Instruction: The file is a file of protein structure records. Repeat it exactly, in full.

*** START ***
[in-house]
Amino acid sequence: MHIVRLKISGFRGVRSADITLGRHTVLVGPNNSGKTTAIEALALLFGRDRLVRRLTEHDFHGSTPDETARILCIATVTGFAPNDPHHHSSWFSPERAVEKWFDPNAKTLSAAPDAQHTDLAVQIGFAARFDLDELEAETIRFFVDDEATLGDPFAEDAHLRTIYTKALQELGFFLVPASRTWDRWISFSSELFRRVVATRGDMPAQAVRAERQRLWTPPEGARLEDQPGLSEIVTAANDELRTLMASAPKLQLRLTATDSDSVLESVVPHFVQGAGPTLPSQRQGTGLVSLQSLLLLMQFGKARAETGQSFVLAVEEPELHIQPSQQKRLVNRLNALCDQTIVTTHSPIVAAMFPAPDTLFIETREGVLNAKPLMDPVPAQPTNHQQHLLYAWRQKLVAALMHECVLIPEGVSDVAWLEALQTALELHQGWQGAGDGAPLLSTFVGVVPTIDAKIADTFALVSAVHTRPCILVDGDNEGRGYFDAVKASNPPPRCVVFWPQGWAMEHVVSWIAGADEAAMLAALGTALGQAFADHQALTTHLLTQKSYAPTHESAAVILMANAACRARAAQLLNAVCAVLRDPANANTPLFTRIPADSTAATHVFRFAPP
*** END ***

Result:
[in-house]
Amino acid sequence: MHIVRLKISGFRGVRSADITLGRHTVLVGPNNSGKTTAIEALALLFGRDRLVRRLTEHDFHGSTPDETARILCIATVTGFAPNDPHHHSSWFSPERAVEKWFDPNAKTLSAAPDAQHTDLAVQIGFAARFDLDELEAETIRFFVDDEATLGDPFAEDAHLRTIYTKALQELGFFLVPASRTWDRWISFSSELFRRVVATRGDMPAQAVRAERQRLWTPPEGARLEDQPGLSEIVTAANDELRTLMASAPKLQLRLTATDSDSVLESVVPHFVQGAGPTLPSQRQGTGLVSLQSLLLLMQFGKARAETGQSFVLAVEEPELHIQPSQQKRLVNRLNALCDQTIVTTHSPIVAAMFPAPDTLFIETREGVLNAKPLMDPVPAQPTNHQQHLLYAWRQKLVAALMHECVLIPEGVSDVAWLEALQTALELHQGWQGAGDGAPLLSTFVGVVPTIDAKIADTFALVSAVHTRPCILVDGDNEGRGYFDAVKASNPPPRCVVFWPQGWAMEHVVSWIAGADEAAMLAALGTALGQAFADHQALTTHLLTQKSYAPTHESAAVILMANAACRARAAQLLNAVCAVLRDPANANTPLFTRIPADSTAATHVFRFAPP